A friend of mine has two of the cutest little tots on the planet. The kids are quite hip, but as they are both under the age of two, Saturday nights are still pretty low key. So she recently hosted an evening of Scrabble. I LOVE Scrabble. And until this get together, I fancied myself as good at Scrabble (me = sorely mistaken). Two of the ladies who joined us were like super Scrabble geniuses with laser beams coming out of their eyes and zeroing in on the highest scoring squares (and one of them noted that she was "rusty"). I think I lost by a thousand points. Oh well, at least it was a good excuse for a new homemade treat.
Making something "homemade" or baking "from scratch" has different meanings to different people. I'm pretty lenient with those terms - as long as the dish didn't come straight from the store shelf or out of a box, it counts as homemade in my book. As I've mentioned before, I didn't make a pie crust until this blog, but I would still say that I've made many a homemade pie. So when I read this recipe and discovered that it called for me to actually roast sweet potatoes rather than buy them in a can, I almost skipped it (in retrospect, the roasting was so easy, I feel embarrassed even sharing this bout of laziness).
But I didn't skip it. Instead I said to myself, "Get it together, woman. You are a flipping food blogger now and food bloggers roast their own root vegetables." And now you all can enjoy the fruits of my labor. And by "enjoy," I mean look at photos. Although if you invite me over for Scrabble, I'll bring you some.
For our wedding, we received a really awesome and unique gift of Penzey's Spices, including a whole nutmeg (thanks Greg & Marlene!). According to European lore, our marriage will remain happy and sound as long as the nutmeg remains whole.
It looks like we may have some rocky times in the immediate future. At least we'll go down with good eats.
Disclaimer: these are actually yams. At the grocery store, I was scoping out the potatoes and could only find a bin marked yams. So I politely asked the grocery store man where I could find sweet potatoes. He walks around to where I'm standing (in front of the yams), gives me a dirty look and says, "Yer lookin' at em." Still politely, I say, "Oh, sorry sir, I'm actually looking for sweet potatoes and not yams." To which he responds, "Same thing." Now I'm annoyed. You work at a grocery store, dude. They're not the same. Upon further questioning, he says something to effect of sweet potatoes only being available around Thanksgiving. Um, hello, grocery store man - that's NOW. Maybe he should reevaluate his line of employment.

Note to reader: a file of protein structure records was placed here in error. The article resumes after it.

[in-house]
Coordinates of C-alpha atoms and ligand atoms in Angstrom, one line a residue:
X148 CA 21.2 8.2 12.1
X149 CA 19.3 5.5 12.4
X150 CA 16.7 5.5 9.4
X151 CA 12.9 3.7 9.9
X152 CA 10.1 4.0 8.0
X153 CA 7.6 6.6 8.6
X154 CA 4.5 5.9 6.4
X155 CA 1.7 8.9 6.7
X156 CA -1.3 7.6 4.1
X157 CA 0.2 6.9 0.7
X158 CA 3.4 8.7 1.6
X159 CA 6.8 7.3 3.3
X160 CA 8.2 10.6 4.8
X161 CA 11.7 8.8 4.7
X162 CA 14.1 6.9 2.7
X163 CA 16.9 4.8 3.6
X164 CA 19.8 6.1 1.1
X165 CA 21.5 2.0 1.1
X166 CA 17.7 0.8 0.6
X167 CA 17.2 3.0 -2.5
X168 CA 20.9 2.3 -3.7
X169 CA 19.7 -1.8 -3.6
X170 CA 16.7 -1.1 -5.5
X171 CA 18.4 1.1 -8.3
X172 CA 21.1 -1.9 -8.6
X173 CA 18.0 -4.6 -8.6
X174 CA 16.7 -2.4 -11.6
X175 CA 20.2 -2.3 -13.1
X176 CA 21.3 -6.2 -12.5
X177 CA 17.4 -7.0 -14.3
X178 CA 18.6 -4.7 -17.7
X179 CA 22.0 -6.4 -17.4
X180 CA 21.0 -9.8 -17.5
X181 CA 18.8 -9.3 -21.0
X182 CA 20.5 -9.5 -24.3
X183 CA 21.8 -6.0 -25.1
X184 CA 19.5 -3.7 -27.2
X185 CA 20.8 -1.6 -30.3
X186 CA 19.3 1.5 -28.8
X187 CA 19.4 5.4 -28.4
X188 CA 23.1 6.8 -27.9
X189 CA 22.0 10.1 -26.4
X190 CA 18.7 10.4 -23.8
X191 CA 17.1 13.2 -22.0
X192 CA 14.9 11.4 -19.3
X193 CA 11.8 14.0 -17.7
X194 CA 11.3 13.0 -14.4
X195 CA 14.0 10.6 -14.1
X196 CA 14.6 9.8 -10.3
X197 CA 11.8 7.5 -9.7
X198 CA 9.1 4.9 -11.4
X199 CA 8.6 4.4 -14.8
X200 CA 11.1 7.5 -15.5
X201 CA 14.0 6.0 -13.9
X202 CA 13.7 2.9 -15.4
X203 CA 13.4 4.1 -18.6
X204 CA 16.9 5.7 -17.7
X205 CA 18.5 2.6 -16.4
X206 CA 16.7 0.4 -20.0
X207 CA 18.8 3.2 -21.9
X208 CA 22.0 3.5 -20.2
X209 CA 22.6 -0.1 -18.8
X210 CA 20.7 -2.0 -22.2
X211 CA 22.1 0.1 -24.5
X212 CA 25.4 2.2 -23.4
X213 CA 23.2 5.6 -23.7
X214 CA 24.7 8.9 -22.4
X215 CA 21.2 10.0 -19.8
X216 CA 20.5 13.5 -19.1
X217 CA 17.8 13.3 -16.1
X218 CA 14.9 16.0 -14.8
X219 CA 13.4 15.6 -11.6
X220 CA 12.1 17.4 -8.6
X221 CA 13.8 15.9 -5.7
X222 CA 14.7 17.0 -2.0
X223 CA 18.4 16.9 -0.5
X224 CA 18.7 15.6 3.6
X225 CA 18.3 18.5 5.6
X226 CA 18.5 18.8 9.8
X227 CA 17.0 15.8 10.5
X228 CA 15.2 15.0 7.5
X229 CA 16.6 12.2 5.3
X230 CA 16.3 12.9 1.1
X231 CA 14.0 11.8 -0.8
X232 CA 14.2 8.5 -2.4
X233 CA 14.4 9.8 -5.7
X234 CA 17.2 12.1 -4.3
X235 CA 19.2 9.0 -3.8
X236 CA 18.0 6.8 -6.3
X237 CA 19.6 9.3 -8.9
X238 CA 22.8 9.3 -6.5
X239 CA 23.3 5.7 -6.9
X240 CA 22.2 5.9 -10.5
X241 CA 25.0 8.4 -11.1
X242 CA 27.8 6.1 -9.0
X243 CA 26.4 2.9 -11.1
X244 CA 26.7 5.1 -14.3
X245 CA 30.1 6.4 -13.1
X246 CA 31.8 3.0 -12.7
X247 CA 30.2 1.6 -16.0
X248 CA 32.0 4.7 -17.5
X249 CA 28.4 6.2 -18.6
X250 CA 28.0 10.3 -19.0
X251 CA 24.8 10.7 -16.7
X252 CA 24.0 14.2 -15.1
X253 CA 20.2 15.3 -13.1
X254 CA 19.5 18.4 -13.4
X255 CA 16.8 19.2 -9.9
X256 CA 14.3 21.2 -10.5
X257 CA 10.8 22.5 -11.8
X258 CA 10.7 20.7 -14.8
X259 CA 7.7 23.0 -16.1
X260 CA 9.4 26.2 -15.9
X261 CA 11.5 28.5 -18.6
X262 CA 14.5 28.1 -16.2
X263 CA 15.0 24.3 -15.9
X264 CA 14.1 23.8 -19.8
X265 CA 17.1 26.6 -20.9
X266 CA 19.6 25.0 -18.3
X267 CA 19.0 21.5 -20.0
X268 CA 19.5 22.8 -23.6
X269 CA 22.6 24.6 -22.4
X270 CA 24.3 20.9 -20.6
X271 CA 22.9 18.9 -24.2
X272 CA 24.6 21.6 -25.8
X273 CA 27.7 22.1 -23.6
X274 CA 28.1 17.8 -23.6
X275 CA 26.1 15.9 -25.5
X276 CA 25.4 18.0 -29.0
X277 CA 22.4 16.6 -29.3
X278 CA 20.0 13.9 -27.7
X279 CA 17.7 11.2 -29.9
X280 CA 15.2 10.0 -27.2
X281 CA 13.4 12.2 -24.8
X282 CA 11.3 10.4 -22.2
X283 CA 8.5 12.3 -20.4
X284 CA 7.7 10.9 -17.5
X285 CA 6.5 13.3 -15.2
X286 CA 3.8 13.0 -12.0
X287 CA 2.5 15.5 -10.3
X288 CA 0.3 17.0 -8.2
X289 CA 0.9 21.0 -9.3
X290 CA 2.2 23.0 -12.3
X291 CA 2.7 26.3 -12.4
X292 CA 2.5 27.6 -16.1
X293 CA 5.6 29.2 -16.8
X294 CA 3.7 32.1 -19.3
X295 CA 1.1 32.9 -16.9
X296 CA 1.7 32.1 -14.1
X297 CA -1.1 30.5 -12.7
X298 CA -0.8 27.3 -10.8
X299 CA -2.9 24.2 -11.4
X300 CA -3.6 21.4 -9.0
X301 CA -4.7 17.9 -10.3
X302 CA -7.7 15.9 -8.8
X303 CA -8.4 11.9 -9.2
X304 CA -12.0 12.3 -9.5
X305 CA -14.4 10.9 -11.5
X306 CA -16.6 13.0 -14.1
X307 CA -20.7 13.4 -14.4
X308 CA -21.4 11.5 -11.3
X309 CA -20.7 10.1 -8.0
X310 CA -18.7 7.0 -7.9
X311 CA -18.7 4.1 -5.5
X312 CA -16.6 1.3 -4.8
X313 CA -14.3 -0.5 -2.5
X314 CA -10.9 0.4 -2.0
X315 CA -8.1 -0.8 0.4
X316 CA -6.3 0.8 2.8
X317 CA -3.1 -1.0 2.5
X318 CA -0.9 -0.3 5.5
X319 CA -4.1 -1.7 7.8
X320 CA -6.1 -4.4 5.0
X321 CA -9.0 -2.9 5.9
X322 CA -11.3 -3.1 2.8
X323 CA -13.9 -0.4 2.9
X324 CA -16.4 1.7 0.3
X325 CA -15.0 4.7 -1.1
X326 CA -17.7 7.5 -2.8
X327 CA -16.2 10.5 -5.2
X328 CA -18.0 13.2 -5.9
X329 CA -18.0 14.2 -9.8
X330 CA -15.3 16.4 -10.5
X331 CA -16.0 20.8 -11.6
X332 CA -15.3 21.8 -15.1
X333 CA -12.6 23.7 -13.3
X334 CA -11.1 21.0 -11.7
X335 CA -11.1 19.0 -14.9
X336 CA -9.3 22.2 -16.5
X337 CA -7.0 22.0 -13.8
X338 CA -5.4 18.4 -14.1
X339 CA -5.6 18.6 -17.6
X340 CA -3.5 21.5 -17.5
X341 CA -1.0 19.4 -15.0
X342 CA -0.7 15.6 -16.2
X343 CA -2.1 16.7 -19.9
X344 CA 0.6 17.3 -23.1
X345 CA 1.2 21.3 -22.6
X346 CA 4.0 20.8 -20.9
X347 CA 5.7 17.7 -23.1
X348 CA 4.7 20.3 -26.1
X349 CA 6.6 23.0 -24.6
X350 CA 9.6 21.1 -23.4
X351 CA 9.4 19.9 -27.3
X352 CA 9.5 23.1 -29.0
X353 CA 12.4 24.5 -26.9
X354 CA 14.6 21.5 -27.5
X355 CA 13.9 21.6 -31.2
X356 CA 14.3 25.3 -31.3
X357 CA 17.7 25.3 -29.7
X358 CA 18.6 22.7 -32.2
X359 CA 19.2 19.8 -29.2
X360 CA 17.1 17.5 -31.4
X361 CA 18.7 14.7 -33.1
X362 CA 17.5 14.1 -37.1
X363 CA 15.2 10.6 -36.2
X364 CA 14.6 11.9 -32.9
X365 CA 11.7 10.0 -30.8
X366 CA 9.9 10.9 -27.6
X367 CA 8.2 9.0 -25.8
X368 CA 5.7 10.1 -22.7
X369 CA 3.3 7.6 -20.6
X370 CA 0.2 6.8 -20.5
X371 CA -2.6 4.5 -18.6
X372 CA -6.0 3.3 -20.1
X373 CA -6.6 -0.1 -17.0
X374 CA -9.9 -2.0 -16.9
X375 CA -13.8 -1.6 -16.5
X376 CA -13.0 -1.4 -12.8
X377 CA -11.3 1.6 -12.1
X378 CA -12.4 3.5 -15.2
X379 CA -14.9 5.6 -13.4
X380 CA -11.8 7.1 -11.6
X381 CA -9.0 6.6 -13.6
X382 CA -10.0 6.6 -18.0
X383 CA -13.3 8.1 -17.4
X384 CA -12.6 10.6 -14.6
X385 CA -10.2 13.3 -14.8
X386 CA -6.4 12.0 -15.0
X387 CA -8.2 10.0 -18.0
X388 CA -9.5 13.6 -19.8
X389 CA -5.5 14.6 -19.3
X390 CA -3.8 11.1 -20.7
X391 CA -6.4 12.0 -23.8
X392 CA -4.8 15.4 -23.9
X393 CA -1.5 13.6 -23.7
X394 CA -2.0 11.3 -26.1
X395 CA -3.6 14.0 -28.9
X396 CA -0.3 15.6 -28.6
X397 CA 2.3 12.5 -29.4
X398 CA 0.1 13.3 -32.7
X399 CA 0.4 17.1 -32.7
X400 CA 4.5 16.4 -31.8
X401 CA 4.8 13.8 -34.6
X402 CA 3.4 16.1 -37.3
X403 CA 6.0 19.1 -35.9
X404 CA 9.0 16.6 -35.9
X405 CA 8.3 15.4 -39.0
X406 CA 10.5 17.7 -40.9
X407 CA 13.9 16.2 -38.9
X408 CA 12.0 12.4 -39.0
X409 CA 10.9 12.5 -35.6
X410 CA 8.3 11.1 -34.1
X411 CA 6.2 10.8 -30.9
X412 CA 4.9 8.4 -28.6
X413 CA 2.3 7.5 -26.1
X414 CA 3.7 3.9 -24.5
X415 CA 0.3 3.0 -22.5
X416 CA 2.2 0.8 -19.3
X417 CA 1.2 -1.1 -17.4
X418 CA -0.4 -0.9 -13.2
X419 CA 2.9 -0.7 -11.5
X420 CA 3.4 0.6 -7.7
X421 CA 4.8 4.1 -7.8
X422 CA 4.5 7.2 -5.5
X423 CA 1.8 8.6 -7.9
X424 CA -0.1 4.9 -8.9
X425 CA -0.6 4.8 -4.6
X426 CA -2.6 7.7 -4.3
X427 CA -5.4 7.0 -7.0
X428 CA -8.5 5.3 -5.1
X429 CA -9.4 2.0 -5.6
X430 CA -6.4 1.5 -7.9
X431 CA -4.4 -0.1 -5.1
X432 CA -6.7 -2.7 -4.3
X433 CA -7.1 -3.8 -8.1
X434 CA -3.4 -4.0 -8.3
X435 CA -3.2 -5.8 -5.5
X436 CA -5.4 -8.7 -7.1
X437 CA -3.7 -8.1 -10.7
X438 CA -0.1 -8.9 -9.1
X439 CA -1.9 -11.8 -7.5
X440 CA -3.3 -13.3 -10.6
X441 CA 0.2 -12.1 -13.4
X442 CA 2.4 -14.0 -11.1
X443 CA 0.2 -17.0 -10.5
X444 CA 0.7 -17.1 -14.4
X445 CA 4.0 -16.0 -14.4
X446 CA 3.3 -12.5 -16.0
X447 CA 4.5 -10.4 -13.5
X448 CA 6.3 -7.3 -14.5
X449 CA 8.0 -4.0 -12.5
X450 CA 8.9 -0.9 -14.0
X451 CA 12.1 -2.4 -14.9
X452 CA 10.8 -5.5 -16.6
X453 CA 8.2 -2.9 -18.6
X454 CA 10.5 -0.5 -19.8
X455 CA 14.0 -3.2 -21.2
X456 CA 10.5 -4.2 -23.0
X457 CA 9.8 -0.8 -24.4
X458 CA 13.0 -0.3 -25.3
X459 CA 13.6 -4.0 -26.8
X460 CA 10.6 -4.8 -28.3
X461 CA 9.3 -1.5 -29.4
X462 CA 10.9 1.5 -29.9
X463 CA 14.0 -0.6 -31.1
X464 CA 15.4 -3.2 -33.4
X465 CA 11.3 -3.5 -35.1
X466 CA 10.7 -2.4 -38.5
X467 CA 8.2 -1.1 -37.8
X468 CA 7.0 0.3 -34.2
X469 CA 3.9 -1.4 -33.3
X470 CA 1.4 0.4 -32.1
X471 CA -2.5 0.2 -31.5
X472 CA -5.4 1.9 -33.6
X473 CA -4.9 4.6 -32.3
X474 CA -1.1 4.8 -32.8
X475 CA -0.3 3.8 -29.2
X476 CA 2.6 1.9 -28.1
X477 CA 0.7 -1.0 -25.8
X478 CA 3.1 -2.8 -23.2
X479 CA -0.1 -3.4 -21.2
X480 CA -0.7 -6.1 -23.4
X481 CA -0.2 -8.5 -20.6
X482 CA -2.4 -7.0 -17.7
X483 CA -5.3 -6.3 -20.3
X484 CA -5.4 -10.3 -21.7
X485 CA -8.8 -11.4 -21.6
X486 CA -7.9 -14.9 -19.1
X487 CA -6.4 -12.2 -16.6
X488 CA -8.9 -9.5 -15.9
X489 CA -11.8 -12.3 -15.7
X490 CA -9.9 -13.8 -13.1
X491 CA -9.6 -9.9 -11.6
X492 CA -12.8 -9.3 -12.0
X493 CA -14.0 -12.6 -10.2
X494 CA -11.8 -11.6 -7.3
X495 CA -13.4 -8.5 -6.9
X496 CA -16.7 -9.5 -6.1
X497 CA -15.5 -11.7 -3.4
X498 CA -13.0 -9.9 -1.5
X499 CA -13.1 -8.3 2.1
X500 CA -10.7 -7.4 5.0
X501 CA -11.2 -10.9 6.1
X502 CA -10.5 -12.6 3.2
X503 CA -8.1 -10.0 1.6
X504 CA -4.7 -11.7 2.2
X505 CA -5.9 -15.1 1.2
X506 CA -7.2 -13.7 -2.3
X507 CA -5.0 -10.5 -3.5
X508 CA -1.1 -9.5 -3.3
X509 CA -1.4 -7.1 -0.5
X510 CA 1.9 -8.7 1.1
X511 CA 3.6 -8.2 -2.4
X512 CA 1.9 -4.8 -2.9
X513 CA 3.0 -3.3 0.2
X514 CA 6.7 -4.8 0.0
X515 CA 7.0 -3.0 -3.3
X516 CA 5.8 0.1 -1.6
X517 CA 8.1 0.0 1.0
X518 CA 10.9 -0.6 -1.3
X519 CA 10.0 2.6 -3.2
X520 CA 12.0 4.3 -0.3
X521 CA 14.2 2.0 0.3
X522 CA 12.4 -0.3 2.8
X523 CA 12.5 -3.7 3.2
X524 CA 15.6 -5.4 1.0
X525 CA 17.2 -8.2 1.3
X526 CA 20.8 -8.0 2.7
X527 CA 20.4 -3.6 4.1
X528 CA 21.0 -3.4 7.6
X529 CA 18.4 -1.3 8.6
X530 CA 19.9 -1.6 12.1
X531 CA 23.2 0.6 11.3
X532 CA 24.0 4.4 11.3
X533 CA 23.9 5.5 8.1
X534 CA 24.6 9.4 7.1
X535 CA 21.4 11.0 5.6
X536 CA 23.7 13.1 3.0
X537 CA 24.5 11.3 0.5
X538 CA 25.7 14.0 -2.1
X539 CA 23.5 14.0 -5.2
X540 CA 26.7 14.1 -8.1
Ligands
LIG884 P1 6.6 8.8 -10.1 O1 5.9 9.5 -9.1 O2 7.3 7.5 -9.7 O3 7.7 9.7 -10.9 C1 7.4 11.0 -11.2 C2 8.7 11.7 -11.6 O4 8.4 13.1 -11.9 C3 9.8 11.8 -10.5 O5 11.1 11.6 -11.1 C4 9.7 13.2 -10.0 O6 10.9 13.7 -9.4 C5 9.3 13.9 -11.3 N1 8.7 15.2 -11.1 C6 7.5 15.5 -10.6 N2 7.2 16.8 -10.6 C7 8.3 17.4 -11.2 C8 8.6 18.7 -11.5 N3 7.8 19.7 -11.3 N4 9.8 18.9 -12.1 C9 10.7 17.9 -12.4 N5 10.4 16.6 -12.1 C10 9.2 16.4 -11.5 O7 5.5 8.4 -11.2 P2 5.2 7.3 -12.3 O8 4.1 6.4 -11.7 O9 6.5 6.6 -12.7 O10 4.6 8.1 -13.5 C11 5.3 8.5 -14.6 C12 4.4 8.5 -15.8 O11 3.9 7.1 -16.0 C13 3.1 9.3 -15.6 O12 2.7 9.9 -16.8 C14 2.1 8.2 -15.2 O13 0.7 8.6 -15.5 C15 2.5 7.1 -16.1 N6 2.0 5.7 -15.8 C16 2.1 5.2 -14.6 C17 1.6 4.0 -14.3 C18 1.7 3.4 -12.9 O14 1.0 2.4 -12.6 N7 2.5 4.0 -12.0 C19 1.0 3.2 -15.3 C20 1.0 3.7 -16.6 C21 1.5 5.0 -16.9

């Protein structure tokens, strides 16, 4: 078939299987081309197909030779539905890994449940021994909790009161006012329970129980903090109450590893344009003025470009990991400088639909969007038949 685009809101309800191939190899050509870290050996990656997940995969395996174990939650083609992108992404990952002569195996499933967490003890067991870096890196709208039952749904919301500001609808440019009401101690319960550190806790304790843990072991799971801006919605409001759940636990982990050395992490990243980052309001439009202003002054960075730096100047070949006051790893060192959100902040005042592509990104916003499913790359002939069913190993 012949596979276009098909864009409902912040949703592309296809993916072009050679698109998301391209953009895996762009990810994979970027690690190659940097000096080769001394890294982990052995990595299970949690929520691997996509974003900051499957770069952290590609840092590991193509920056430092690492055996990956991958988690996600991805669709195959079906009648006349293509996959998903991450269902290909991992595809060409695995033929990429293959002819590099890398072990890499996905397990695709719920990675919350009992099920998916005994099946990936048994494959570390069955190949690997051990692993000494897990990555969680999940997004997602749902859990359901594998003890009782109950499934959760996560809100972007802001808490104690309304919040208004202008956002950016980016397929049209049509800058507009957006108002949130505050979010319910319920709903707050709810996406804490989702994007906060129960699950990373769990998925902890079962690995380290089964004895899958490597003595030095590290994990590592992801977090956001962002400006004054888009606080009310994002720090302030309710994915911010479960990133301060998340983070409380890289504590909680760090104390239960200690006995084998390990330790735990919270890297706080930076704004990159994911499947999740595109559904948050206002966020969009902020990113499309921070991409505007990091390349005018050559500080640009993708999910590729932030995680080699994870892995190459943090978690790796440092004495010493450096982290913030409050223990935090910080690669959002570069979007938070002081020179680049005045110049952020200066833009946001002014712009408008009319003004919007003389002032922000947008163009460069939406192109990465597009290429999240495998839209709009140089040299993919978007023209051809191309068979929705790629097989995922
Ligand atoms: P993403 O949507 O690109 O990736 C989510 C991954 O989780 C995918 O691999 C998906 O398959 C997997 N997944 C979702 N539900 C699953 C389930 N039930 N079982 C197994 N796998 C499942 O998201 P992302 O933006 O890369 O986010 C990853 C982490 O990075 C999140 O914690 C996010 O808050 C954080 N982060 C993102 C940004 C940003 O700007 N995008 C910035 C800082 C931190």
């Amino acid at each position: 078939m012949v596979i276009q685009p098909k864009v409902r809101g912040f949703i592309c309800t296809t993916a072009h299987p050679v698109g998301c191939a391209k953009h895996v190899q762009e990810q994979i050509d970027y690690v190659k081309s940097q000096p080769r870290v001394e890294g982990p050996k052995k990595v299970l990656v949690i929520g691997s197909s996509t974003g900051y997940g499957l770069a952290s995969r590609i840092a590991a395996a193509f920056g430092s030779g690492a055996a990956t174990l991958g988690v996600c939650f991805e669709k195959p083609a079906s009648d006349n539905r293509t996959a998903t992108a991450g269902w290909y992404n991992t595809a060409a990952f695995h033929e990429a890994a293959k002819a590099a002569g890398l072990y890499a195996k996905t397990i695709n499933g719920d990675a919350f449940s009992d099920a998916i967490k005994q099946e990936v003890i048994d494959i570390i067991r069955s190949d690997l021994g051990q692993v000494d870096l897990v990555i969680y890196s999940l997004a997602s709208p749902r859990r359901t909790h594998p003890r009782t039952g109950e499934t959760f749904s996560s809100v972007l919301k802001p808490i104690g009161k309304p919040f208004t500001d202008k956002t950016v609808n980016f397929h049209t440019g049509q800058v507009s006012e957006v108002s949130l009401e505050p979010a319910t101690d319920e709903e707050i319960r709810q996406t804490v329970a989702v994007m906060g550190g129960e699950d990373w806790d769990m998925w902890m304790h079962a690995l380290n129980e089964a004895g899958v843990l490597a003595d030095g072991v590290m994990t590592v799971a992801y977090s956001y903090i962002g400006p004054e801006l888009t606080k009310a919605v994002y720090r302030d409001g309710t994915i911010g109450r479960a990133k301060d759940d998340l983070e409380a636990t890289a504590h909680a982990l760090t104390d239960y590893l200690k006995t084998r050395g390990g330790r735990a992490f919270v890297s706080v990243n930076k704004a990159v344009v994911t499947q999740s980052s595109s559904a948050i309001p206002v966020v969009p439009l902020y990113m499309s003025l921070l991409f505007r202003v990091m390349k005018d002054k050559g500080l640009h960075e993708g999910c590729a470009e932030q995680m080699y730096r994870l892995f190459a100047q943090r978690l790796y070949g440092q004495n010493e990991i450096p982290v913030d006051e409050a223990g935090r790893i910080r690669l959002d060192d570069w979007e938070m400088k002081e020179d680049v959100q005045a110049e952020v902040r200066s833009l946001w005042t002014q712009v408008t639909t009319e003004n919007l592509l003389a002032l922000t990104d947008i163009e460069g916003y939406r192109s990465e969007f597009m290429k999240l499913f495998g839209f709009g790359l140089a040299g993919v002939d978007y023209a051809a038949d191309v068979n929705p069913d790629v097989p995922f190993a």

Sweet Potato Bread with Apricots
adapted from the awesome cookbook, Good to the Grain
1 cup whole wheat flour
1 cup all purpose flour
1 tbs. cinnamon
1 tsp. baking powder
1/2 tsp. baking soda
1/2 tsp. salt
1/2 tsp. nutmeg (freshly ground if you have it)
1/4 tsp. allspice (or pumpkin pie spice)
2 tbs. cold unsalted butter, cut into chunks
1/4 cup light brown sugar
1/4 cup sugar
1 cup buttermilk
1/2 cup plain nonfat yogurt
1 medium sweet potato (3/4 lbs.) (photo shows two potatoes because I baked two loaves)
3 oz. dried apricots, cut into chunks
Preheat oven to 400 degrees. Line a pan with aluminum foil or parchment paper and roast the sweet potato for 1 to 1-1/2 hours, until it is tender all the way through when tested with a knife (all of the insides should be squishy). Juices will start to seep out and caramelize around the potato. Set aside to cool, then peel and cut in half. Cut each half into large chunks, but keep halves divided.
Lower oven temperature to 350 degrees. Grease or line a loaf pan with parchment paper. Mix all dry ingredients together. Separately, whisk together the buttermilk and yogurt in a small bowl.
Using a stand mixer (with paddle attachment) or hand mixer, cream the butter and sugars together in a large bowl. Scrape down the sides with a spatula; add the egg and half the sweet potato. Mix on medium speed for about 1 minute, or until thoroughly combined. On low speed, slowly add the dry mix and blend until mostly combined. Add buttermilk mixture and mix until combined. Add remaining sweet potato and continue to blend until barely combined; visible chunks of sweet potato should remain. Spread apricots across the batter (to avoid clumping) and fold into batter using a spoon or spatula. (If using a stand mixer with paddle, you can add the apricots at the same time as the remaining sweet potato.)
Pour batter into a greased or parchment-lined loaf pan. Bake at 350 degrees for 65-75 minutes. Remove loaf from the pan upon removal from oven and place on a cooling rack. Slice and spread with your fave preserves. Use all 7 letters for a ridiculous bonus.
Makes one loaf